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Analysis: "Riding Wide, Pursuit" 

Riders of pursuits have been observed deliberately riding wide in the straights. Does this have any advantage? Some velodromes, while they appear to be level all the way around, have turns that are at higher elevations than the centers of the straights. This means that riders have to ride downhill and back up between turns. Riding wide on these velodromes would have the effect of avoiding the "valleys" at the expense of riding further. However, we also see riders doing the same thing in velodromes that are at the same elevation all the way around. In this analysis we setup two velodromes, one with a measurement line that is level all the way around and one with some slope in the straights. Then we test different paths. The rider has the same characteristics and same power in all cases. Conclusions:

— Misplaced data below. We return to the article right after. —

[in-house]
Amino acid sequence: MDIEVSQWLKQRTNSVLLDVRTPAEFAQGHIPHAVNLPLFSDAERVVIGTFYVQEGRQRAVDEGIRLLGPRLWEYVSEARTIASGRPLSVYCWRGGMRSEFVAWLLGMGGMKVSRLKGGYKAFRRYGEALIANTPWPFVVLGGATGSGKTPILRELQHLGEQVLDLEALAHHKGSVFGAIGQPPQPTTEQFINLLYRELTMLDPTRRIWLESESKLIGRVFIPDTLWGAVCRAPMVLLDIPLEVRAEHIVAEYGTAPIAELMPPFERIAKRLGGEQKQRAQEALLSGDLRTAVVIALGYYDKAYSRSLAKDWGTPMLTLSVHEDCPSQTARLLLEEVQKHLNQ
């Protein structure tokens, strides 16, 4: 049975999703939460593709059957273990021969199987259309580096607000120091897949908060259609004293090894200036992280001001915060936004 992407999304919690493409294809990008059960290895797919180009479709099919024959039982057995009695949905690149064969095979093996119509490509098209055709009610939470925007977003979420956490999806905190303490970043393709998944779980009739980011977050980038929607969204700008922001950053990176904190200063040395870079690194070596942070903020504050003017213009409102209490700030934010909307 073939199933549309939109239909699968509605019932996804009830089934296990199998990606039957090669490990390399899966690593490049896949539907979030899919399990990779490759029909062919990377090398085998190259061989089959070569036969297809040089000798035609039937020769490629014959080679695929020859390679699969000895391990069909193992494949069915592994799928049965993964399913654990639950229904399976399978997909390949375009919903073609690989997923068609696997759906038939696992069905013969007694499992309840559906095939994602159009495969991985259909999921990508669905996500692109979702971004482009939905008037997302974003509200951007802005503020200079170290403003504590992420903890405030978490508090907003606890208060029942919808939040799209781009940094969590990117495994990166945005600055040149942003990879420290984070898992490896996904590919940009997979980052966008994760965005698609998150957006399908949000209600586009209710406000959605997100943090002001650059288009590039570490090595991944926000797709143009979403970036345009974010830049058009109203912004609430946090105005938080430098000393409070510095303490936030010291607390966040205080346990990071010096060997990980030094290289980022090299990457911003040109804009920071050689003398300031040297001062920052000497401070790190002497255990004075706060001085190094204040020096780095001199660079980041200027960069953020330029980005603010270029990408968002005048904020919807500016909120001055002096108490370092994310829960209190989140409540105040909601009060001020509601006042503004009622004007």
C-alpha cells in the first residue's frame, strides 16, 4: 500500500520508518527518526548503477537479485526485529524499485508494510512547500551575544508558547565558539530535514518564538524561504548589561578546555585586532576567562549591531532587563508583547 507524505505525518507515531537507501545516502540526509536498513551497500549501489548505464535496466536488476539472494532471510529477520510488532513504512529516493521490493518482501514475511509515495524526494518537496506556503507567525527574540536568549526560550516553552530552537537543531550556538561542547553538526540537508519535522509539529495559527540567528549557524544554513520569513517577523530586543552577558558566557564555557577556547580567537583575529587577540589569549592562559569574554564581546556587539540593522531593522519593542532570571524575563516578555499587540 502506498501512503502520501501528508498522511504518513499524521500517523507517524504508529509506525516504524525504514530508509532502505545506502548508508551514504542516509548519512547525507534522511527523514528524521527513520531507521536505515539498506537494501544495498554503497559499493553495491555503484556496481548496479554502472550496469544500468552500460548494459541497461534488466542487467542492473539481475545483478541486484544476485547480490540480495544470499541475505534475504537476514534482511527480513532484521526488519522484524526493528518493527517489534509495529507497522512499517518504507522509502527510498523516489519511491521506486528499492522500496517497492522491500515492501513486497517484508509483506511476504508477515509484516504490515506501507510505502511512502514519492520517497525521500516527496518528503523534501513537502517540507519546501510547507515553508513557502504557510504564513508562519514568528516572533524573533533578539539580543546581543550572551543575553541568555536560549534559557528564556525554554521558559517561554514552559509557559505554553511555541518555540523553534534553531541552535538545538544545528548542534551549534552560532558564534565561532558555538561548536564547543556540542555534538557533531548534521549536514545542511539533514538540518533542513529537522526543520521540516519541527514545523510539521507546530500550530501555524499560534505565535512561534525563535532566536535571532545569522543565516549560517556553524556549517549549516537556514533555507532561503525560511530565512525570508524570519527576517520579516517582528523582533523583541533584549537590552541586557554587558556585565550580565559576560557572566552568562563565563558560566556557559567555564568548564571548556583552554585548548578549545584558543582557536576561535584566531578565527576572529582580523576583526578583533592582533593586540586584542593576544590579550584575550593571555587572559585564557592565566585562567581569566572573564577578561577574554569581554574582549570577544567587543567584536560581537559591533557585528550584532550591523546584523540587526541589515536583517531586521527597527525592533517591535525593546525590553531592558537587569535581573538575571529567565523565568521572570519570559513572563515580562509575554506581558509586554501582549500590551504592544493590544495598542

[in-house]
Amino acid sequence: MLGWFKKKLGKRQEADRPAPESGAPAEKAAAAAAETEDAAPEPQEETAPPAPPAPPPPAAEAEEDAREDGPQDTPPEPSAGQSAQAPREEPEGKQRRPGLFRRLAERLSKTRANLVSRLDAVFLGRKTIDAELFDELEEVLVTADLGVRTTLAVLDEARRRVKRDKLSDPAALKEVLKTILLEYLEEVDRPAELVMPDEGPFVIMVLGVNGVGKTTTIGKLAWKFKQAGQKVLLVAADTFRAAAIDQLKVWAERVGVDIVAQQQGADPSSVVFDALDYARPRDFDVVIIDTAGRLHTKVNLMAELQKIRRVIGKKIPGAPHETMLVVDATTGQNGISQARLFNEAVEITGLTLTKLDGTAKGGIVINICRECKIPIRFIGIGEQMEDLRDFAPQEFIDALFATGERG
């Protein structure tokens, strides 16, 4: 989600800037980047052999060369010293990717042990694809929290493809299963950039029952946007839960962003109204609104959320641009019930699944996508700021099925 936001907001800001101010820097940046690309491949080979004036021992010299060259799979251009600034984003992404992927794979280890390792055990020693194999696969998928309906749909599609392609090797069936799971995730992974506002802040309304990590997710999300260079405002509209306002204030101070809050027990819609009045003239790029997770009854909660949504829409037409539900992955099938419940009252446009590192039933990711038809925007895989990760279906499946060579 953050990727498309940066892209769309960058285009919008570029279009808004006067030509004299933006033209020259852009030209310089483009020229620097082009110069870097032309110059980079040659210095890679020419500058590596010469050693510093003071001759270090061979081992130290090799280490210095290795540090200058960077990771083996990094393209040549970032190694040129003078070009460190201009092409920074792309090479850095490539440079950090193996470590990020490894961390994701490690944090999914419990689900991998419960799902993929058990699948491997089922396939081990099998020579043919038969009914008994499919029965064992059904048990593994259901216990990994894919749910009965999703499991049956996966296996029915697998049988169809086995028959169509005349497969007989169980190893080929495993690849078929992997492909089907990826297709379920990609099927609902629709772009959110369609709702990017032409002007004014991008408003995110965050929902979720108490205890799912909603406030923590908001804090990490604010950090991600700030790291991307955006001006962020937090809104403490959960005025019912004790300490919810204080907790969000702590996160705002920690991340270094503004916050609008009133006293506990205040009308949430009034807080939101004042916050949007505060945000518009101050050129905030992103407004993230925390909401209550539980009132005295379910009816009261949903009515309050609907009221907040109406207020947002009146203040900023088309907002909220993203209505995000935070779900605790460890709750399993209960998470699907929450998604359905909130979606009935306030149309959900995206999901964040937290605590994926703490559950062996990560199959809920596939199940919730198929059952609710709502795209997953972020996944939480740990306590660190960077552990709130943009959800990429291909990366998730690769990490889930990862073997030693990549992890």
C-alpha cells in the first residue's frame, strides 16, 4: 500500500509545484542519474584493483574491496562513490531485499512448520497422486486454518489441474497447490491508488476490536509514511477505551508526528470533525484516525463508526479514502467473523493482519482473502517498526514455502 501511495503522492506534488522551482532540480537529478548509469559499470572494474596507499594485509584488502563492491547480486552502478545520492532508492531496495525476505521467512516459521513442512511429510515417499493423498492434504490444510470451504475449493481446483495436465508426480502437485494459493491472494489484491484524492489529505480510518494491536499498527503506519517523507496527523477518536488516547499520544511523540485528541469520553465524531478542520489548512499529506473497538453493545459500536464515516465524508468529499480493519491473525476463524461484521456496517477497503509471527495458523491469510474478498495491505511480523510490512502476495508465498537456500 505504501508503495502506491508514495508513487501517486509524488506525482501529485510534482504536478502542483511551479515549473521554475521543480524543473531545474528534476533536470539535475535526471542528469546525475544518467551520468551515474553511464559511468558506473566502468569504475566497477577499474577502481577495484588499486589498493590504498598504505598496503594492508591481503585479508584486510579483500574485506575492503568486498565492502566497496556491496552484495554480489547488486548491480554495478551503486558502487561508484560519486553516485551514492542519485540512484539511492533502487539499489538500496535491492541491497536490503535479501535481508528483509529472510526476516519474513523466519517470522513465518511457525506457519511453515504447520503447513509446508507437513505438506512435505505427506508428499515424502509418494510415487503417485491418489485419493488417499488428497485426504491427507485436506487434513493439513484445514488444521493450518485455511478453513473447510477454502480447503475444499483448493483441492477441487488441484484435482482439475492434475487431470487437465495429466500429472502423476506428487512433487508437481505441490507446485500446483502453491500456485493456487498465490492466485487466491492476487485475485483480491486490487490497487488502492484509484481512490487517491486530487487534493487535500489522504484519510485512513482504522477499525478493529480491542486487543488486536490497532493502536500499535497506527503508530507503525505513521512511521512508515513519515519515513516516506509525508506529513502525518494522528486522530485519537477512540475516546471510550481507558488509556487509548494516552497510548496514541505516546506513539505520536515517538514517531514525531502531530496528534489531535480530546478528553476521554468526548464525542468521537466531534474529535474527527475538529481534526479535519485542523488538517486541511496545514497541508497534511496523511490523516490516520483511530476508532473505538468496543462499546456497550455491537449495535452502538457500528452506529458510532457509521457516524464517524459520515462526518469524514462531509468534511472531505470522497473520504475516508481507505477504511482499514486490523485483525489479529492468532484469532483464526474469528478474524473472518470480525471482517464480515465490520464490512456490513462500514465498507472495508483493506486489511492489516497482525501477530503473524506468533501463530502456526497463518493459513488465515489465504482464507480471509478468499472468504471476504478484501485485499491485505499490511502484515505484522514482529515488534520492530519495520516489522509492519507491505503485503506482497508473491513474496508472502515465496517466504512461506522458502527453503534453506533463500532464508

The Model. The model on which this analysis is based starts by defining a velodrome surface. This can model any velodrome of any complexity. It continues by defining a path to be ridden. The path can be any path a rider can ride on the surface. It continues by writing and solving the differential equations of motion for the rider while the rider rides the path. The differential equations take into account the rider's lean in the turns (a function of speed of the rider's center of mass and the radius of the turn). Lean in the turns causes rides to actually ride less distance. The solution gives distance, speed, and acceleration of the rider's center of mass as a function of time while the rider's wheel traces the path on the velodrome surface. 

 
A rendering of the Adelaide velodrome, a 250m track with a level measurement line. This was used as the model for the level velodrome.


A rendering of 250m velodrome with a slope in the straights of 0.6%. This was used as the model for a velodrome with slope.


Copyright © 2000 Tom Compton All rights reserved.